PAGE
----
Though not nearly as wise as most owls, Owl was no fool, especially when it came to the art of wooing. In fact, he had grown relatively famous among his buds for his ability to woo even the beauties generally considered by most to be the most unwooable. Which was why it was inevitable, of course, that he came to pursue Pussycat. What a whisker in his cap she would make, he thought one evening while enjoying a Tootsie Pop. The most beautiful feline this side of the mountains!
For their first date, Owl rented a boat for them to sail out onto the sea. It was in Pussycat’s favorite color, too (pea-green), because, like any worthwhile Casanova, he had done his research. Once past the breakers, he plucked his Martin acoustic from beneath the seat and began to strum and sing the same tune that he had strummed and sang to every previous sweetheart. As he expected, Pussycat melted like butter on the warm skillet of his voice, but he played it cool, as if he were completely unaware of the heat of his song’s fire, because he knew that playing it cool always brought the best results. Soon enough, since she knew there were few options for her in this world, she purred, Oh, marry me, Owl. She held out her left paw and spread its claws to show how empty of rings they were. He smiled (at least as much as one with an inflexible beak can), because he knew what this meant: she didn’t trust her strength much longer, and so he sailed off in search of a band of gold.
After a year passed with no sign of land, Owl wondered if all this trouble would be worth it, but he set all doubt aside upon watching Pussycat’s flickering pink tongue as she cleaned herself. The next day, he spotted land. It was peppered with dozens of oddly bong-shaped trees, and under one of those trees stood a pig, and from that pig’s nose hung a ring of shiny gold. Thank God, Owl thought, and so he called out: Pig, would you sell me your beautiful ring? Pig said, no, he wouldn’t sell it, but he’d be happy to exchange it for a ride on Owl’s pea-green boat. I’m so tired of living all by myself here on Bong Island, he said. It’s so terribly lonely. Owl agreed to the deal, and so he plucked the ring from Pig’s nose, but then he hurriedly set sail again before Pig could climb aboard. Understandably enough, Pig squealed in anger, which made Pussycat say, But Owl, you told Pig we would give him a ride! Owl closed his big eyes and nodded. I know I did, Pussycat, but I was afraid that his substantial girth would sink us to the bottom of the sea, and I couldn’t have that. As long as I’m beside you, not one drop of water will ever touch your silken fur. She smiled and said no more about Pig, who shrank away to nothing behind them.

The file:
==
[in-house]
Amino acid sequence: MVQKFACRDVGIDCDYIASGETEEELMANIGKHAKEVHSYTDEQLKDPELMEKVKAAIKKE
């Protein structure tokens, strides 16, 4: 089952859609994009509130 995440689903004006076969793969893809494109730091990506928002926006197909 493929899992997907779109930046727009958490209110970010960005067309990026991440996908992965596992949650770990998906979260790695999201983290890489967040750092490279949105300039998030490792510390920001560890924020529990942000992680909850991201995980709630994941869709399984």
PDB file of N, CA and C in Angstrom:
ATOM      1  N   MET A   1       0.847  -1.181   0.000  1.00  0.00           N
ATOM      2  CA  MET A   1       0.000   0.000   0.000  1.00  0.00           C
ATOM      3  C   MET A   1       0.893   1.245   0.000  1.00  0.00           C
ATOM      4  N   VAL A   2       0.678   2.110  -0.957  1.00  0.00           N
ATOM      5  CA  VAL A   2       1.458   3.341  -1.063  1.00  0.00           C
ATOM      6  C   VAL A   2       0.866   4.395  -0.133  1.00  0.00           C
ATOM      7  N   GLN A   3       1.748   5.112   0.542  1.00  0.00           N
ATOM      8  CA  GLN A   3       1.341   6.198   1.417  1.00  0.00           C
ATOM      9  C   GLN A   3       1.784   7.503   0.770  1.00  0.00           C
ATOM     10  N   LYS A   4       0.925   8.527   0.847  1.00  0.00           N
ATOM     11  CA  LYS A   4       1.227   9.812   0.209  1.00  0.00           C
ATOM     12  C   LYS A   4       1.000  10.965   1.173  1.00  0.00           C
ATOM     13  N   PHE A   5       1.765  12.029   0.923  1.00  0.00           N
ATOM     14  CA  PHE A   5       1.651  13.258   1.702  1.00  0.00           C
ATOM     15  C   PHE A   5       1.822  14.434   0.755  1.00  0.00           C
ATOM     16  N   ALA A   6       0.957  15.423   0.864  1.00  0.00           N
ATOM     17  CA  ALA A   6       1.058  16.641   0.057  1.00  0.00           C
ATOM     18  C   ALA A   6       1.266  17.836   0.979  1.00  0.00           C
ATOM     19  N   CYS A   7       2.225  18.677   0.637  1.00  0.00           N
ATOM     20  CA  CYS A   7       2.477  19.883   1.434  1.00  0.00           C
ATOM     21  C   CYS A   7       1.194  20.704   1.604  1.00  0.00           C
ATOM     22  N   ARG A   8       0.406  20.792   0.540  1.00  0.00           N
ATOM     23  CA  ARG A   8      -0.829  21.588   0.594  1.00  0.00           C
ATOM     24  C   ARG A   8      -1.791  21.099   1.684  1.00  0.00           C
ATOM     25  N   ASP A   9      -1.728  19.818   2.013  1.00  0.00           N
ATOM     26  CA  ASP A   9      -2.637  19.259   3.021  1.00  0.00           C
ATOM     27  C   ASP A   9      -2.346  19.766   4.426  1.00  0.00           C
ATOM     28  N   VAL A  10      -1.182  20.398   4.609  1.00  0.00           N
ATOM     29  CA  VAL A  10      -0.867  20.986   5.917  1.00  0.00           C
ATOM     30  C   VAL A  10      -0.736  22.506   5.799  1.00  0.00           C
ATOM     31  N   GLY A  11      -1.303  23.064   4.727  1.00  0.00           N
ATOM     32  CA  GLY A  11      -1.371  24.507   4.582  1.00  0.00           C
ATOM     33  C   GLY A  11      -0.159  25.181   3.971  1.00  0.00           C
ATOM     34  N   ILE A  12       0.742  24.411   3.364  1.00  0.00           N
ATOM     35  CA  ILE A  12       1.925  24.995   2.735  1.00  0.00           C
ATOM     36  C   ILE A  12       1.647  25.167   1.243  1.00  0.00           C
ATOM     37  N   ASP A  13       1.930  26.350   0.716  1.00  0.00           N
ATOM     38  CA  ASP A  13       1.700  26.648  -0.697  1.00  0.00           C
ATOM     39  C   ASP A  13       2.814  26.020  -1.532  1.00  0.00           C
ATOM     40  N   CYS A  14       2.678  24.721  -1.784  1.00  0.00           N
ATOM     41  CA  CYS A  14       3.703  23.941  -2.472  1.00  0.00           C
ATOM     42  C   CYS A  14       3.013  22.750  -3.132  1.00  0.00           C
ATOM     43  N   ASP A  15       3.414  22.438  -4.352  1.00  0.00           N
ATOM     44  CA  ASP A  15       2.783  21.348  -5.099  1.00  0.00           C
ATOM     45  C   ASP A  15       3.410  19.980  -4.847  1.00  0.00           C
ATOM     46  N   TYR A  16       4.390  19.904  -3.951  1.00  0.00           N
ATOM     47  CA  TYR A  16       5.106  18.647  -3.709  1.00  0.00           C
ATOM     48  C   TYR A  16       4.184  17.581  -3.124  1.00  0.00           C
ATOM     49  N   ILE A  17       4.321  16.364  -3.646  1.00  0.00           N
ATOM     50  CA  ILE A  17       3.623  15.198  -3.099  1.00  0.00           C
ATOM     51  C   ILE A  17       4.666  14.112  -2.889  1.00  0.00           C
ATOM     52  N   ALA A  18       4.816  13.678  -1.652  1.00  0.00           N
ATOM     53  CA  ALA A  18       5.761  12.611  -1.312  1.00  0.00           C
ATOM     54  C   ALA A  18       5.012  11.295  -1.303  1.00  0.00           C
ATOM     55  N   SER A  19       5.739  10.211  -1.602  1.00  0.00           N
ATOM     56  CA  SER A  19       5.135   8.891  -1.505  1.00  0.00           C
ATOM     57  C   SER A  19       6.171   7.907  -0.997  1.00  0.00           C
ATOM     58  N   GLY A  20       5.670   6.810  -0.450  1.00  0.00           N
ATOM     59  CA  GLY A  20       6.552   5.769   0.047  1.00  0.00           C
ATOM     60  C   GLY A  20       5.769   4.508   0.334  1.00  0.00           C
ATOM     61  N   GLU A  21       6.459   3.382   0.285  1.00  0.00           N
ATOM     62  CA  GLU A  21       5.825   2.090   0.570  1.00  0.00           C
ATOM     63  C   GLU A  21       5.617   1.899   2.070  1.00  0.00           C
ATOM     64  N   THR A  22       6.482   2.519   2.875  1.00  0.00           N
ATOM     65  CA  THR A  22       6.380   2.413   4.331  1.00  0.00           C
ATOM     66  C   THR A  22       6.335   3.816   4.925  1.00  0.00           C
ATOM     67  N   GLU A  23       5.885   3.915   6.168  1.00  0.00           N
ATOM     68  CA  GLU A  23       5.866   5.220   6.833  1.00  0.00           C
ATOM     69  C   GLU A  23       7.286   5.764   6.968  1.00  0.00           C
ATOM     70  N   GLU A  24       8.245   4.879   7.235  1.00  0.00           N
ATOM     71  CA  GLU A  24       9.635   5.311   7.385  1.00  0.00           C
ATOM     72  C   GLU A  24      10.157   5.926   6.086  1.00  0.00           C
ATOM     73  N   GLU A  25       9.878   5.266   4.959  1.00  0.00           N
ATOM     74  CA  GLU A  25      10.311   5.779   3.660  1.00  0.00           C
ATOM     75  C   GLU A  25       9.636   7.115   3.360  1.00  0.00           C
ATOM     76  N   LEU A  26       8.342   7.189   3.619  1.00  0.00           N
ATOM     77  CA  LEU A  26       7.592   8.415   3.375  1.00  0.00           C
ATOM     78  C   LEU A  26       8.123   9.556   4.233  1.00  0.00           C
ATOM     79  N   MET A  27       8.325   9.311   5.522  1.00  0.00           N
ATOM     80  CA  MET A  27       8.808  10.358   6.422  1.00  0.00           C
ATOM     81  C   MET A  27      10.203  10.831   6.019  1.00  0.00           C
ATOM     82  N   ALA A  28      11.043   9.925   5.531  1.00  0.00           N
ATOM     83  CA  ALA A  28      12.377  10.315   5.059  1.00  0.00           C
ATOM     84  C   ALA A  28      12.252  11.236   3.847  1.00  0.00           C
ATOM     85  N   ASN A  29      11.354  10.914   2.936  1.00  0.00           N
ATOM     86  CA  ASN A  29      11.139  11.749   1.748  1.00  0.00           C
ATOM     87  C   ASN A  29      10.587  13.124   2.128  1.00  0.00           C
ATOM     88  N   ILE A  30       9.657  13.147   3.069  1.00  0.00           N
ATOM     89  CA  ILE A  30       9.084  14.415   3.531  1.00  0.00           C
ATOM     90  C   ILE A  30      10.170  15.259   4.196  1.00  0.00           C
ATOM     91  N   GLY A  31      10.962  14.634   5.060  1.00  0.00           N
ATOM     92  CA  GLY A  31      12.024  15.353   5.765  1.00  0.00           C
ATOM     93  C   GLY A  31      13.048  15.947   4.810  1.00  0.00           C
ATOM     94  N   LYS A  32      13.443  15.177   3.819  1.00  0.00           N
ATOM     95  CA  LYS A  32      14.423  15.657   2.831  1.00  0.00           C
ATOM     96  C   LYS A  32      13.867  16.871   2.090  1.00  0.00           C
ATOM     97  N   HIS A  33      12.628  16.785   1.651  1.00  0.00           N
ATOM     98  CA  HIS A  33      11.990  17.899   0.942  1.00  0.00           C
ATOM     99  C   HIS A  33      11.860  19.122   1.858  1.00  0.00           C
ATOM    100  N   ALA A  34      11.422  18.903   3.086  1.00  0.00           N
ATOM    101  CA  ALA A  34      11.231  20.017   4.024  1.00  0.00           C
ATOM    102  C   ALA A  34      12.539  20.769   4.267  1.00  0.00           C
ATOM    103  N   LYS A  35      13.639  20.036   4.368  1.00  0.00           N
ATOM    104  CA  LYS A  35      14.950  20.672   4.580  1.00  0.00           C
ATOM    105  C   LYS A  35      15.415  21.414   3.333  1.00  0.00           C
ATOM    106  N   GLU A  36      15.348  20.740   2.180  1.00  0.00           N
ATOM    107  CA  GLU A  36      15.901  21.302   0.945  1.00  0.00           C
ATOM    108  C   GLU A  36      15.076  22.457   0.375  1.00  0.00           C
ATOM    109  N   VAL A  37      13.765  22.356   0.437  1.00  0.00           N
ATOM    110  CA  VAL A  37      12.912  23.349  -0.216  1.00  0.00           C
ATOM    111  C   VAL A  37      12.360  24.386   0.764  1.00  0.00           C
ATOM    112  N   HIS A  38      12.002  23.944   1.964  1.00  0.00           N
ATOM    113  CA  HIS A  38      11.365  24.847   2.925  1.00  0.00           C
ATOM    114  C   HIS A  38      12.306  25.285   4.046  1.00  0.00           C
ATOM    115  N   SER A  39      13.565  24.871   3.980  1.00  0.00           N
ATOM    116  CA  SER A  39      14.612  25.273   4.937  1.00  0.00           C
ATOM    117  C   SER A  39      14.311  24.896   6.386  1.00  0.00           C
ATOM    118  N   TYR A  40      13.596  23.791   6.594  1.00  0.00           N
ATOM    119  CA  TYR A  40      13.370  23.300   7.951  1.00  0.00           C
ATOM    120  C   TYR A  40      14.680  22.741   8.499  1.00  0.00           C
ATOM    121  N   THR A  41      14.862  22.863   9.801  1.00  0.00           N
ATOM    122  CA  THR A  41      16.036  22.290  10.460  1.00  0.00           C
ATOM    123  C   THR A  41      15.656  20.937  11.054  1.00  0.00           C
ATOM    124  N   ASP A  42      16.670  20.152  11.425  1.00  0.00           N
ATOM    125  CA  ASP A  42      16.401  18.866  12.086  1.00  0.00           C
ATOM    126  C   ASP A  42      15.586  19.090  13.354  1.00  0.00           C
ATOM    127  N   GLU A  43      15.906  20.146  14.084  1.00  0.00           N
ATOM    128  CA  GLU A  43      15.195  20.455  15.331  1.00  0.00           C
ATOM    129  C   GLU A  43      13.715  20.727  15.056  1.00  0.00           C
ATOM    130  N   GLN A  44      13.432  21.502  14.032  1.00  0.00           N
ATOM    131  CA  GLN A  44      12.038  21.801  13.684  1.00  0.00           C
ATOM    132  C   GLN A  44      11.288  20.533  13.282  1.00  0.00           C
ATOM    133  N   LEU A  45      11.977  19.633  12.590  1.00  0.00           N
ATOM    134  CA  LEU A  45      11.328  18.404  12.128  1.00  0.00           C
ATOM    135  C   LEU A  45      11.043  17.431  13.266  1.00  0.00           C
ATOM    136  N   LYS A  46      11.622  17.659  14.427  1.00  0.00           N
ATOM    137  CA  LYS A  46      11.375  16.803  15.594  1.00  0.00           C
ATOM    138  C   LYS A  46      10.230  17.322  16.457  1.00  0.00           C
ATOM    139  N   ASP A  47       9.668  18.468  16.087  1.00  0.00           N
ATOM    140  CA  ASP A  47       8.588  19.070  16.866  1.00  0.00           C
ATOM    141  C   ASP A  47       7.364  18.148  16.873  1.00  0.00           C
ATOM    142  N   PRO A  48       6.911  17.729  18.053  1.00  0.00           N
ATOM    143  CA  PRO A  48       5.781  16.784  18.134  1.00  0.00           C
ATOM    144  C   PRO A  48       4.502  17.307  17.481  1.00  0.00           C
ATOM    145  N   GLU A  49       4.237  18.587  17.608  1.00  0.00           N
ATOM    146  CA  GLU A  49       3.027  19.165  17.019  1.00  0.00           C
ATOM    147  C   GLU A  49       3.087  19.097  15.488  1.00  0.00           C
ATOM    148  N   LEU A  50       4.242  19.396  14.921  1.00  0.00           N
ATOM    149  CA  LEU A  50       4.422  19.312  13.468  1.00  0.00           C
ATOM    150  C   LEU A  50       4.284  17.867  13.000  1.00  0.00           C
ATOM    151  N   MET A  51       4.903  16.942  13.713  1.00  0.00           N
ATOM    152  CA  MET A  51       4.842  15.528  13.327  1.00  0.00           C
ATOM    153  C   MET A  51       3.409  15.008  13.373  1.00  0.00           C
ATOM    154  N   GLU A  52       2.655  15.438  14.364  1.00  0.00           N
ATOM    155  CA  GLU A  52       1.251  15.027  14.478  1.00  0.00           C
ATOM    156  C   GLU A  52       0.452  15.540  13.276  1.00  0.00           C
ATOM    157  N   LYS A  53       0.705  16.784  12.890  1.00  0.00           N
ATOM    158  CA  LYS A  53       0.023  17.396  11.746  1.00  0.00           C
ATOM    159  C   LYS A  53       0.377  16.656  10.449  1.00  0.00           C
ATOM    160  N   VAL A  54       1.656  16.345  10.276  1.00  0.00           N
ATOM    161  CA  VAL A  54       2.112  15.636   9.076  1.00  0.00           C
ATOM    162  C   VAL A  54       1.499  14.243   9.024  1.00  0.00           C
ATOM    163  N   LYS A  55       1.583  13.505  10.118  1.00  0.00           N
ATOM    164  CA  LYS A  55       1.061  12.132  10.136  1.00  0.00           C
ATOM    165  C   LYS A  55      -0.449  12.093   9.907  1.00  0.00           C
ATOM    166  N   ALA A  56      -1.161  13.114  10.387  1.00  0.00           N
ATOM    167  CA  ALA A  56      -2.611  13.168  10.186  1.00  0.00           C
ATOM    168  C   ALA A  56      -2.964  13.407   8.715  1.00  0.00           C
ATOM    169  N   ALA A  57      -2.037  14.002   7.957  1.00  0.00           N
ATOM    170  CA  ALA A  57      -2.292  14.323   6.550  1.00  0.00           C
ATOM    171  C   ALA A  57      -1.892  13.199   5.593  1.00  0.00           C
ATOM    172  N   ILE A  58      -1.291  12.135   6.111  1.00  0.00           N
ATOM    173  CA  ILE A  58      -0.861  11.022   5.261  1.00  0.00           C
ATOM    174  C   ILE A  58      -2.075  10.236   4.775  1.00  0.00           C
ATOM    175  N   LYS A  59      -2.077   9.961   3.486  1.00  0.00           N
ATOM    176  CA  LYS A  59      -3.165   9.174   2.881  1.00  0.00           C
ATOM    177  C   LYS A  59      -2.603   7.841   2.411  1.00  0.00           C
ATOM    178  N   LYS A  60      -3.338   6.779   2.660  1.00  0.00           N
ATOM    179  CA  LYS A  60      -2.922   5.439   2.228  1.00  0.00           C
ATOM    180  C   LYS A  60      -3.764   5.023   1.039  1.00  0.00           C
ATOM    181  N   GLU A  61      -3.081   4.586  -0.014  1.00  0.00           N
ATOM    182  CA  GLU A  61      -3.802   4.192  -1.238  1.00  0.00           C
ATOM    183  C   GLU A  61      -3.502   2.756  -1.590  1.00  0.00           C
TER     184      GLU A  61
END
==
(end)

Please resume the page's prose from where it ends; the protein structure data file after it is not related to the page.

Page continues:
So Owl sailed on until they came to an island with one hill, and on that hill lived a turkey who married them the next day. Owl, after a year and two days of waiting, was so very eager to sail on to Honeymoon Island, but Turkey refused to let them leave without a celebration first. You must have mince with me, he said. Impatiently, Owl told Turkey that mince was nothing but a fancy word for hamburger meat, so, no, they’d skip the mince and be sailing away immediately. You must have quince with me, then, Turkey then said. That’s not even a real thing, Owl replied. Turkey told him that, in truth, quince was a yellow fruit that tasted like a really tart apple. Owl chuckled, and with Pussycat’s hand clasped in his wing, he proceeded to hurry her toward the sailboat, but Turkey stepped in front of them, blocking their way. Stop, Turkey said. Don’t make me use this. Owl laughed at what he saw Turkey holding. Why, that’s nothing but a spoon! It was now Turkey’s turn to chuckle. This is no ordinary spoon, my friend. This is, in fact, a runcible spoon.
Had Owl known his pursuit of Pussycat would end on a one-hilled island with a turkey armed with a runcible spoon, he would have probably done things differently—namely, he would have pursued either Lamb or Goose instead of Pussycat. But he’d known none of this, so here he was. After scuttling the pea-green boat, trapping them on this island forever, Turkey bowed and extended his wing to Pussycat, and Pussycat took it, but not before dropping the gold ring. Since I’m allowed no autonomy in this tale, she said, I do believe I’d rather be with you. Later that night, from his roost on the highest limb in the island’s only tree (not a bong-shaped one), Owl watched Turkey and Pussycat dance on the edge of the sand by the light of the moon. When the tide slipped up the beach toward them, glittering and flashing like a thin sheet of stippled silver, Turkey would steer Pussycat away just in time, careful to keep her dainty paws dry. She laughed. Just before dawn, Turkey absconded with her to somewhere secret, leaving Owl all alone on a one-hilled, one-treed island in the middle of a vast blue sea.
Kevin Grauke is the author of Shadows of Men (Queen’s Ferry Press), winner of the Steven Turner Award from the Texas Institute of Letters. His fiction, poetry, and essays have appeared or are forthcoming in such journals as The Threepenny Review, Bayou, The Southern Review, Quarterly West, and Columbia Journal. He’s a Contributing Editor at Story, and he teaches at La Salle University in Philadelphia. Twitter: @kevingrauke
Image: “Catskill2” by Anthony Burt